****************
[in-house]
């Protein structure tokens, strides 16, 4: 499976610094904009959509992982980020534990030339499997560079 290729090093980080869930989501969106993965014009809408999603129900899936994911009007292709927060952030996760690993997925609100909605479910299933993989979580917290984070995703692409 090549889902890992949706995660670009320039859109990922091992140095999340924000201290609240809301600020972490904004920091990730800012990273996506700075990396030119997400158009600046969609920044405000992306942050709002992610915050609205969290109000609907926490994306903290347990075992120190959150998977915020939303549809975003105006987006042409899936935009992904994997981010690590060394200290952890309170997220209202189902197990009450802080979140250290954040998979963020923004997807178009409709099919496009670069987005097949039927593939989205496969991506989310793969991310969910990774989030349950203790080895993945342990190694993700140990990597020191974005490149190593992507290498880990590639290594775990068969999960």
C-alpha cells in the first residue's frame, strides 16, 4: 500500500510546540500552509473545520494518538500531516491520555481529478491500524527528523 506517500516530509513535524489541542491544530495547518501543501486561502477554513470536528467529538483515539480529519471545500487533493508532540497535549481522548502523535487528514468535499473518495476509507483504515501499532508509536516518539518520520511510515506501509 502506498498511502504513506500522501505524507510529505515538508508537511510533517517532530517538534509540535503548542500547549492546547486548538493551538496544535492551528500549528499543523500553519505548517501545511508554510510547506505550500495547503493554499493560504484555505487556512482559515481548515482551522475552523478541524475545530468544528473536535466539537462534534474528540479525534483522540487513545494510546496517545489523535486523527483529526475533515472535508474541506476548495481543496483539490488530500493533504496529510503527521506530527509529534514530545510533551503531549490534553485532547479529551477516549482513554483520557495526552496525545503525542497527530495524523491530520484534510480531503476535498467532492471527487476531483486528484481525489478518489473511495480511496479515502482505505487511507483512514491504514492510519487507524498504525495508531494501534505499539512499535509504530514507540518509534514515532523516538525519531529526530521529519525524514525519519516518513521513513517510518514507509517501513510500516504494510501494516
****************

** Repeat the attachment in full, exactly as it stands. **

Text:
[in-house]
């Protein structure tokens, strides 16, 4: 499976610094904009959509992982980020534990030339499997560079 290729090093980080869930989501969106993965014009809408999603129900899936994911009007292709927060952030996760690993997925609100909605479910299933993989979580917290984070995703692409 090549889902890992949706995660670009320039859109990922091992140095999340924000201290609240809301600020972490904004920091990730800012990273996506700075990396030119997400158009600046969609920044405000992306942050709002992610915050609205969290109000609907926490994306903290347990075992120190959150998977915020939303549809975003105006987006042409899936935009992904994997981010690590060394200290952890309170997220209202189902197990009450802080979140250290954040998979963020923004997807178009409709099919496009670069987005097949039927593939989205496969991506989310793969991310969910990774989030349950203790080895993945342990190694993700140990990597020191974005490149190593992507290498880990590639290594775990068969999960």
C-alpha cells in the first residue's frame, strides 16, 4: 500500500510546540500552509473545520494518538500531516491520555481529478491500524527528523 506517500516530509513535524489541542491544530495547518501543501486561502477554513470536528467529538483515539480529519471545500487533493508532540497535549481522548502523535487528514468535499473518495476509507483504515501499532508509536516518539518520520511510515506501509 502506498498511502504513506500522501505524507510529505515538508508537511510533517517532530517538534509540535503548542500547549492546547486548538493551538496544535492551528500549528499543523500553519505548517501545511508554510510547506505550500495547503493554499493560504484555505487556512482559515481548515482551522475552523478541524475545530468544528473536535466539537462534534474528540479525534483522540487513545494510546496517545489523535486523527483529526475533515472535508474541506476548495481543496483539490488530500493533504496529510503527521506530527509529534514530545510533551503531549490534553485532547479529551477516549482513554483520557495526552496525545503525542497527530495524523491530520484534510480531503476535498467532492471527487476531483486528484481525489478518489473511495480511496479515502482505505487511507483512514491504514492510519487507524498504525495508531494501534505499539512499535509504530514507540518509534514515532523516538525519531529526530521529519525524514525519519516518513521513513517510518514507509517501513510500516504494510501494516